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  Selective attention modulates early human evoked potentials during emotional face-voice processing

Ho, H. T., Schröger, E., & Kotz, S. A. (2015). Selective attention modulates early human evoked potentials during emotional face-voice processing. Journal of Cognitive Neuroscience, 27(4), 798-818. doi:10.1162/jocn_a_00734.

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Item Permalink: http://hdl.handle.net/11858/00-001M-0000-0029-A6FA-8 Version Permalink: http://hdl.handle.net/21.11116/0000-0003-7913-0
Genre: Journal Article

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Ho, Hao Tam1, Author              
Schröger, Erich2, Author
Kotz, Sonja A.3, 4, Author              
Affiliations:
1Minerva Research Group Neurocognition of Rhythm in Communication, MPI for Human Cognitive and Brain Sciences, Max Planck Society, ou_634560              
2University of Leipzig, Germany, ou_persistent22              
3University of Manchester, United Kingdom, ou_persistent22              
4Department Neuropsychology, MPI for Human Cognitive and Brain Sciences, Max Planck Society, Leipzig, DE, ou_634551              

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 Abstract: Recent findings on multisensory integration suggest that selective attention influences cross-sensory interactions from an early processing stage. Yet, in the field of emotional face–voice integration, the hypothesis prevails that facial and vocal emotional information interacts preattentively. Using ERPs, we investigated the influence of selective attention on the perception of congruent versus incongruent combinations of neutral and angry facial and vocal expressions. Attention was manipulated via four tasks that directed participants to (i) the facial expression, (ii) the vocal expression, (iii) the emotional congruence between the face and the voice, and (iv) the synchrony between lip movement and speech onset. Our results revealed early interactions between facial and vocal emotional expressions, manifested as modulations of the auditory N1 and P2 amplitude by incongruent emotional face–voice combinations. Although audiovisual emotional interactions within the N1 time window were affected by the attentional manipulations, interactions within the P2 modulation showed no such attentional influence. Thus, we propose that the N1 and P2 are functionally dissociated in terms of emotional face–voice processing and discuss evidence in support of the notion that the N1 is associated with cross-sensory prediction, whereas the P2 relates to the derivation of an emotional percept. Essentially, our findings put the integration of facial and vocal emotional expressions into a new perspective—one that regards the integration process as a composite of multiple, possibly independent subprocesses, some of which are susceptible to attentional modulation, whereas others may be influenced by additional factors.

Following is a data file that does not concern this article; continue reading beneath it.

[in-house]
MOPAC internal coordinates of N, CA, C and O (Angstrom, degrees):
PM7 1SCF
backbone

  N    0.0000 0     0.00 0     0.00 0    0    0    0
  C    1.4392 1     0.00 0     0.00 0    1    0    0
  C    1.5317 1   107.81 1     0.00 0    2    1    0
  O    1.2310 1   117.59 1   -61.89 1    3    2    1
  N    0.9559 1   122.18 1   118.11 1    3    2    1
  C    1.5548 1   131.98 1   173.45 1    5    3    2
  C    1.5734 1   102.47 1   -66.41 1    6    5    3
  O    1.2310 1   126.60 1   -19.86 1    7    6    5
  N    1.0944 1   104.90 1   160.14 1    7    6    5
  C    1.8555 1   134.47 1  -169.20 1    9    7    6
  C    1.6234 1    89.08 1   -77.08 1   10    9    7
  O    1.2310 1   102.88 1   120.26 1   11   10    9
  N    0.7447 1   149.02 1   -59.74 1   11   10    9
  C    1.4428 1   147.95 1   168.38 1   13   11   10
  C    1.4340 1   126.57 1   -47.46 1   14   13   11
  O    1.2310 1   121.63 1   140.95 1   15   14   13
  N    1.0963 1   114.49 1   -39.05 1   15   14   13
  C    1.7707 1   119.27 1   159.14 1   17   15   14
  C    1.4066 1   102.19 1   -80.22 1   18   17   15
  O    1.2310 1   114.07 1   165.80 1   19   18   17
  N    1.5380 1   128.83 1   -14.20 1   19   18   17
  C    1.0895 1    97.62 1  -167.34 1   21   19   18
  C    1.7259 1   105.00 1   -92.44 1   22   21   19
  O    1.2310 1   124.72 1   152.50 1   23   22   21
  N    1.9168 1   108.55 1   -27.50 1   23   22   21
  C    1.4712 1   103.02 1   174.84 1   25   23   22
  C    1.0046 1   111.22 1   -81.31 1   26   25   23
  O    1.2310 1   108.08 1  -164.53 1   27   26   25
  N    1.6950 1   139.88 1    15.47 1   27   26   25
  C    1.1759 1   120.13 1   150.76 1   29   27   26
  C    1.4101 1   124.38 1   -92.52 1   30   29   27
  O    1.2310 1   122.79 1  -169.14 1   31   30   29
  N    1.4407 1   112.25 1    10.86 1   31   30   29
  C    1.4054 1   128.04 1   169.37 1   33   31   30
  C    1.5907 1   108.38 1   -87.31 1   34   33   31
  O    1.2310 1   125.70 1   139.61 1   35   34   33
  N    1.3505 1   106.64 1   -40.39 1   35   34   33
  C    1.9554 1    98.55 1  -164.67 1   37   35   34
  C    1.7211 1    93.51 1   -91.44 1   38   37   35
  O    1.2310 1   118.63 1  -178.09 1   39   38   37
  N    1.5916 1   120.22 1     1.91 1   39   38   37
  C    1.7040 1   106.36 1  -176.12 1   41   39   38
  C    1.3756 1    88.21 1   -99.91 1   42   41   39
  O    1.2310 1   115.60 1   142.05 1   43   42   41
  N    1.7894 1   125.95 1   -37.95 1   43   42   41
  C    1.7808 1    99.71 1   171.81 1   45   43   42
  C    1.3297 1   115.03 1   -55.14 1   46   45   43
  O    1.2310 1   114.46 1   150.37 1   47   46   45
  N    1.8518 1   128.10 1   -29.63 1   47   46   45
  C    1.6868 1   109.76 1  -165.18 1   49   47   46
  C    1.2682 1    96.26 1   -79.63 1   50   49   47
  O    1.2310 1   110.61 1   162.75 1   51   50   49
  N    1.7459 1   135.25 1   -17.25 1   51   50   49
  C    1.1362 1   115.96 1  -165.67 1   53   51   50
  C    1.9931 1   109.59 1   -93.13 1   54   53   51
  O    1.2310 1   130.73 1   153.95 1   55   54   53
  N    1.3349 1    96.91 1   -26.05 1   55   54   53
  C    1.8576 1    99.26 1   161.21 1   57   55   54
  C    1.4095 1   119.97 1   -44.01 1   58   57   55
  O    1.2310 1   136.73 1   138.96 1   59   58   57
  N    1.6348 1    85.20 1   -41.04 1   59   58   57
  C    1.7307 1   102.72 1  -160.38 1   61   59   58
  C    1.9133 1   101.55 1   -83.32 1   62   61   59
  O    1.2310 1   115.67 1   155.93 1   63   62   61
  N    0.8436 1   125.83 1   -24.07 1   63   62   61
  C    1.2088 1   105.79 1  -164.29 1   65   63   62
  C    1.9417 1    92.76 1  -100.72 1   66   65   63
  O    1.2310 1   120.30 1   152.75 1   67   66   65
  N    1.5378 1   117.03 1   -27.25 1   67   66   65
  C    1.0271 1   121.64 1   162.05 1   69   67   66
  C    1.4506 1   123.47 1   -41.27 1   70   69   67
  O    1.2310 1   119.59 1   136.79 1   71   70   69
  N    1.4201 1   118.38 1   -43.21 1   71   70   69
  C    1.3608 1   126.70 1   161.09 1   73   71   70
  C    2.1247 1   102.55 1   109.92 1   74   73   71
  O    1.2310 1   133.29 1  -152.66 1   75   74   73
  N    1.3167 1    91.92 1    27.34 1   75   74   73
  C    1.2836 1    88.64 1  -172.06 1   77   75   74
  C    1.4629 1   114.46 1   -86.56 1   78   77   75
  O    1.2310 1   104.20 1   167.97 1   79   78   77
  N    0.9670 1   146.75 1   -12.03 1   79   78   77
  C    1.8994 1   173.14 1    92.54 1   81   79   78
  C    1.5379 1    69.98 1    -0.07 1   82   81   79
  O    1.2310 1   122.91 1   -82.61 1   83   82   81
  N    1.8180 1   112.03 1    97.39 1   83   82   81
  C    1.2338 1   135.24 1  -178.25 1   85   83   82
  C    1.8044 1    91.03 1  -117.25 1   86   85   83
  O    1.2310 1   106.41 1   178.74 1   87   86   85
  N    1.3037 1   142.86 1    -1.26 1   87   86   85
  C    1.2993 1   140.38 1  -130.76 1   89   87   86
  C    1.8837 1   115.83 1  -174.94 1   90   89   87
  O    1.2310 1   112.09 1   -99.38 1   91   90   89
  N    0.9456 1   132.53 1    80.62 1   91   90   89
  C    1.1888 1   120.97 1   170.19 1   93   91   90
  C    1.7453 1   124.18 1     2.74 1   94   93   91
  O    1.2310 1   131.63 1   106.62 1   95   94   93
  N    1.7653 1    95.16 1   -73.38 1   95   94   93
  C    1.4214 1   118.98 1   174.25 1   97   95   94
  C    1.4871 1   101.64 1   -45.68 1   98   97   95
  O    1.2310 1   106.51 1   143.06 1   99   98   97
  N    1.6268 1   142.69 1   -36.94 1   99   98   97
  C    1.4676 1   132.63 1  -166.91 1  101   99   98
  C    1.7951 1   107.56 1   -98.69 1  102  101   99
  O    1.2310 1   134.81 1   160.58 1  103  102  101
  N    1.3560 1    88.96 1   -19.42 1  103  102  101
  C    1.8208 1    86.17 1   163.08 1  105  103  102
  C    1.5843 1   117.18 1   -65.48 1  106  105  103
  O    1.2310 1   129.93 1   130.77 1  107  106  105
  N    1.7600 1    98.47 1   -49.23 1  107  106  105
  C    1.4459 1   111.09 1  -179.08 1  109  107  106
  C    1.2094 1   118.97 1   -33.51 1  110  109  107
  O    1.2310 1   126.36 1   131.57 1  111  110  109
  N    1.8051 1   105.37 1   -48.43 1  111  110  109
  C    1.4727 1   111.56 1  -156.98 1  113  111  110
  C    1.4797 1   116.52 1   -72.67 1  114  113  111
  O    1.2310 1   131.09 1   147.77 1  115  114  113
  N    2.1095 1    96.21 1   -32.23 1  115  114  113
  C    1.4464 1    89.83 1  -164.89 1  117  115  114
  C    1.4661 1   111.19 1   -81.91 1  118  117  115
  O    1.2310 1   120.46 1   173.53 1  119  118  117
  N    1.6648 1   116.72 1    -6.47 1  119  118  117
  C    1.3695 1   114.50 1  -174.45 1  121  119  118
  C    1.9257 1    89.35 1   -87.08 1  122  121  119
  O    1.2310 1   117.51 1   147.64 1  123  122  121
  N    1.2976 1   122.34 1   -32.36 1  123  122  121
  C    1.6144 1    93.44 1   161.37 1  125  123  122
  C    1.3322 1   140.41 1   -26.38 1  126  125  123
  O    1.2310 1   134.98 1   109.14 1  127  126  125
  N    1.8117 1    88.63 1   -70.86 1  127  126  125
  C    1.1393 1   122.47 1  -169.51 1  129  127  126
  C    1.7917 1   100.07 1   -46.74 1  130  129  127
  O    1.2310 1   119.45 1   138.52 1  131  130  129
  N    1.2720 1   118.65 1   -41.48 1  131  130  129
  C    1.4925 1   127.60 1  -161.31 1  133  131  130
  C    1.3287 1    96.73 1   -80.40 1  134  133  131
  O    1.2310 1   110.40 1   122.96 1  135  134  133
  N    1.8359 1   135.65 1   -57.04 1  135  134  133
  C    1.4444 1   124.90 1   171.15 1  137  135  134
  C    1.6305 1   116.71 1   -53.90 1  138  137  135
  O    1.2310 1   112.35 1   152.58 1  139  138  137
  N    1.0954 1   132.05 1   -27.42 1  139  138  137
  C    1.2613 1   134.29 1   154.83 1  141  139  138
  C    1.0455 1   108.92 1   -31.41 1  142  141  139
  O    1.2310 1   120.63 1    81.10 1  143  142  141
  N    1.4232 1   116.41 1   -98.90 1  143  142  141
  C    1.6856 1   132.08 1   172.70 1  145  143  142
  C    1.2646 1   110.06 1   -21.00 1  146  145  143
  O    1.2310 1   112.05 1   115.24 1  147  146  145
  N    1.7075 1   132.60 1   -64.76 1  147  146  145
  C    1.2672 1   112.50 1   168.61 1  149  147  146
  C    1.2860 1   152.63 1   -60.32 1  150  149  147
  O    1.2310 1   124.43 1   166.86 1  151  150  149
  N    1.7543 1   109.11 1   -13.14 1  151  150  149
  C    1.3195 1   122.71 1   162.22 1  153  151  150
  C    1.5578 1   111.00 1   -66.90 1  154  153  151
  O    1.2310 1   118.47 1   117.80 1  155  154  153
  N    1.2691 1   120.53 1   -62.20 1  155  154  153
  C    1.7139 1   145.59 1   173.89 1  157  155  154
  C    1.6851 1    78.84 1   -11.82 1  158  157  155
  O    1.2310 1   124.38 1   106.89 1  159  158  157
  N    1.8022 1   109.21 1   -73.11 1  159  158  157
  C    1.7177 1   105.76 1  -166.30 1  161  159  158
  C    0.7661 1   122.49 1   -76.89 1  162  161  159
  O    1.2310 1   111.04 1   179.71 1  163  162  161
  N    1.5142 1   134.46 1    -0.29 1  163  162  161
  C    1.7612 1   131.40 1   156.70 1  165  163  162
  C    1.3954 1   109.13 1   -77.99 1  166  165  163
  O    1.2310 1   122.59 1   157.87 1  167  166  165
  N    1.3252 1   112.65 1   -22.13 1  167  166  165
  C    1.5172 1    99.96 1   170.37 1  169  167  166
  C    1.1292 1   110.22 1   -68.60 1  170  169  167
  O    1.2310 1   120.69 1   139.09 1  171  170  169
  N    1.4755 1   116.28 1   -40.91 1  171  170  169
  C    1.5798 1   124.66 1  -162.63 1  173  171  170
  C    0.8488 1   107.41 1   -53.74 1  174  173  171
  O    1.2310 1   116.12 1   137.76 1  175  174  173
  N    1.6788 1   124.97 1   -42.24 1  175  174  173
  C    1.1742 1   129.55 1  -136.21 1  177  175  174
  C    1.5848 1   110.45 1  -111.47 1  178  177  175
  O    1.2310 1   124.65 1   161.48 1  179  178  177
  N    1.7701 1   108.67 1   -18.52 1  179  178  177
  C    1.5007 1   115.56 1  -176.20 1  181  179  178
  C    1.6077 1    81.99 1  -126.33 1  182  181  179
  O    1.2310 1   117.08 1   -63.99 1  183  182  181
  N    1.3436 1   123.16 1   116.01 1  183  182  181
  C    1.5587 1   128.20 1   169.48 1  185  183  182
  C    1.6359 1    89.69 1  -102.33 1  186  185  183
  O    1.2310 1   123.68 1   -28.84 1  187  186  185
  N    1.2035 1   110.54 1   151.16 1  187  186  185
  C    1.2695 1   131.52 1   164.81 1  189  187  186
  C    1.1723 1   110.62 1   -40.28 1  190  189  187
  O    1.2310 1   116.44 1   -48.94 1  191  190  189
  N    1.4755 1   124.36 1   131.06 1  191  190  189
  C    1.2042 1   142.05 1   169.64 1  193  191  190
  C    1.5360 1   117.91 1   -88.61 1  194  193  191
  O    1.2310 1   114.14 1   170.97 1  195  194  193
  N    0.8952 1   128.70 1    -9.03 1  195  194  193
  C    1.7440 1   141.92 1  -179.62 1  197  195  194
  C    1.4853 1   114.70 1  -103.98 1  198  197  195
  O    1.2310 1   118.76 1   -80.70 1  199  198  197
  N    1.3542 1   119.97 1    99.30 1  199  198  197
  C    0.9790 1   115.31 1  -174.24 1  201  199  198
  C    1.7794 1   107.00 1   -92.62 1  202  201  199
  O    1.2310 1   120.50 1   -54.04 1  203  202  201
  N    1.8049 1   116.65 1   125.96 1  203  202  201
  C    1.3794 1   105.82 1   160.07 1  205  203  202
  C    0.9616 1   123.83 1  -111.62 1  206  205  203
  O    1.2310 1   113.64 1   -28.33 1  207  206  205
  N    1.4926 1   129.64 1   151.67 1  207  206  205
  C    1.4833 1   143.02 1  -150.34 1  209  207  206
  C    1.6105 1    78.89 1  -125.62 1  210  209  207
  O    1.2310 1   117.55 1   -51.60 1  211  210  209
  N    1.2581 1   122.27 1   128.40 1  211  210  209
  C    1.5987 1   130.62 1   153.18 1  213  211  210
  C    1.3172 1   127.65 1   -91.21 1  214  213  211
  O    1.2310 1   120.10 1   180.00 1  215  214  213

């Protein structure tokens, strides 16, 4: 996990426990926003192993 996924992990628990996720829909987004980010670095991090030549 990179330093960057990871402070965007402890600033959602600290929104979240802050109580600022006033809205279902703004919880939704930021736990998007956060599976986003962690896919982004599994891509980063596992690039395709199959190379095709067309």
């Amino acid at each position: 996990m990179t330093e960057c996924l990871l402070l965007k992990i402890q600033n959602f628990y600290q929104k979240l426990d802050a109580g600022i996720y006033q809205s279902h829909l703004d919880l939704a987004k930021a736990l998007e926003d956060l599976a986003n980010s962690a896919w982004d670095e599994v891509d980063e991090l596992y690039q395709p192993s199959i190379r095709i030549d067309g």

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Language(s): eng - English
 Dates: 2015-02-272015-04
 Publication Status: Published in print
 Pages: -
 Publishing info: -
 Table of Contents: -
 Rev. Method: Peer
 Identifiers: DOI: 10.1162/jocn_a_00734
PMID: 25269113
Other: Epub 2014
 Degree: -

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Title: Journal of Cognitive Neuroscience
Source Genre: Journal
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Publ. Info: Cambridge, MA : MIT Press Journals
Pages: - Volume / Issue: 27 (4) Sequence Number: - Start / End Page: 798 - 818 Identifier: ISSN: 0898-929X
CoNE: /journals/resource/991042752752726